Knowing About PCOS and Insulin Resistance
Polycystic Ovarian Syndrome (PCOS) and insulin resistance seem to occur together. Due to this, there is a necessity to understand this problem. The pancreas, an important gland, produces insulin, a hormone which is released whenever a big quantity of sugar or glucose is detected in the bloodstream. Insulin gets the sugar to be absorbed into the cells of the body to be converted into energy for use by the cells. Women who have Polycystic Ovarian Syndrome usually have insulin resistance and their body becomes less efficient in responding to insulin. This inefficiency will result in the need for more and more insulin needed to get the sugar into the cells, finally leading to a change in the manner sugar is dealt with by the body. With sugar levels constantly high in the bloodstream, diabetes results.
During the pre-diabetes stage, a period which may last for 10 – 12 years, before diabetes can be diagnosed as these women usually do not have the signs or symptoms of diabetes. During this period, some physiological changes take place in the body. The body may have developed some resistance to insulin. This results in levels of high glucose after a meal and takes a longer time for these levels to subside. Since PCOS is considered a possible factor for diabetes, it has been suggested that women who has the disease be screened routinely to detect insulin resistance early so that it is possible to start treatment immediately.
PCOS & Insulin Resistance -Video Guide
Up to 30% of the women may have insulin resistance and finally get diabetes. Your doctor would want you to have your blood glucose monitored due to the possibility of getting diseases of the heart and blood vessels, obesity as well as bad health effects. A fasting blood glucose test may be the first of a number of tests given. You will be asked to fast for a particular period of time before your blood glucose is checked. If your glucose level is high, another test, the glucose tolerance test, will be done to see how glucose is processed by your body. Your doctor will get a blood sample from you to check for blood glucose. Then, a sugary drink with a certain quantity of sugar dissolved in it. After the drink, at particular intervals, your blood will be tested to find out the time needed for the glucose to be absorbed into your cells. If the doctor finds from the results that the blood glucose remains high for a longer time than usual, it may be a sign that you are developing insulin resistance.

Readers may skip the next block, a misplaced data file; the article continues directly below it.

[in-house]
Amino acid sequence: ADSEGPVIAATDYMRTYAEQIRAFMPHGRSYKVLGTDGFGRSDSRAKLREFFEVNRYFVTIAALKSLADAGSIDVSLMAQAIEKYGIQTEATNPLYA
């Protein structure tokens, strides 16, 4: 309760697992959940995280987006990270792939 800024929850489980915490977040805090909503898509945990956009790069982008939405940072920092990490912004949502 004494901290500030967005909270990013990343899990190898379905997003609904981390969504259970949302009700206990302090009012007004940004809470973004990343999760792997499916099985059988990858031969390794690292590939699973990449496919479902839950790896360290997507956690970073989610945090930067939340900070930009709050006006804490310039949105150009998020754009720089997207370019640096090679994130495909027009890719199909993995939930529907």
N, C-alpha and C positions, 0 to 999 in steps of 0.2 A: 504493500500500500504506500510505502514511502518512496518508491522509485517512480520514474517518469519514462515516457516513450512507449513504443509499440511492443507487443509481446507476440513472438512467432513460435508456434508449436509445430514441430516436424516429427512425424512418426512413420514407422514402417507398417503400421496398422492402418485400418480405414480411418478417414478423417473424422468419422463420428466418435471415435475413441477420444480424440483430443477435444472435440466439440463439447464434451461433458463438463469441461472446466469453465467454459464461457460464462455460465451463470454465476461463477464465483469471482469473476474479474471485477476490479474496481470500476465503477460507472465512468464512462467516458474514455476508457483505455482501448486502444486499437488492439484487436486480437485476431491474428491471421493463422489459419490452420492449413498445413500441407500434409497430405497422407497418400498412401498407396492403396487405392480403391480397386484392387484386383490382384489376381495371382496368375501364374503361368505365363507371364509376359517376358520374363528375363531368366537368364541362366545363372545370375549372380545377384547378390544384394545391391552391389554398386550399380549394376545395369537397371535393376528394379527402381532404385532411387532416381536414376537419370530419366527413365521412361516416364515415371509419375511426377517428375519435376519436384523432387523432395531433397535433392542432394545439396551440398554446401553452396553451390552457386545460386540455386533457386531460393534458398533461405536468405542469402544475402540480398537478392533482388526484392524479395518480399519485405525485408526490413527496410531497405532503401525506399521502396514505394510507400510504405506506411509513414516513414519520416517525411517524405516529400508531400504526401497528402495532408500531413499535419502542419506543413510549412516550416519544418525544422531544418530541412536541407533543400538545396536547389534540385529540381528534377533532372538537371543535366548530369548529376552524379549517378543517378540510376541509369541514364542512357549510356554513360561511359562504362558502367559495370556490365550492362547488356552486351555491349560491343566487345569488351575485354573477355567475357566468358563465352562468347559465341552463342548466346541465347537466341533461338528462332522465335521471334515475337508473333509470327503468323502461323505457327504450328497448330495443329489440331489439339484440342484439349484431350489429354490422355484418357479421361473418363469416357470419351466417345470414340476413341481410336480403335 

Although no cure exists for diabetes, some measures can be used to avoid complications. Following the advice of your doctor to do the tests recommended is the first right move. Next, start a healthier lifestyle immediately. You ought to have healthy, well-balanced meals with whole grains, vegetables and fruits as well as low-fat milk products. Sugars or fats are to be avoided whenever possible. Exercise every day, following the advice of your doctor. Begin with a walk lasting half an hour. Then, as you get stronger, add another activity or lengthen it. In time to come, add some light muscle building exercises too.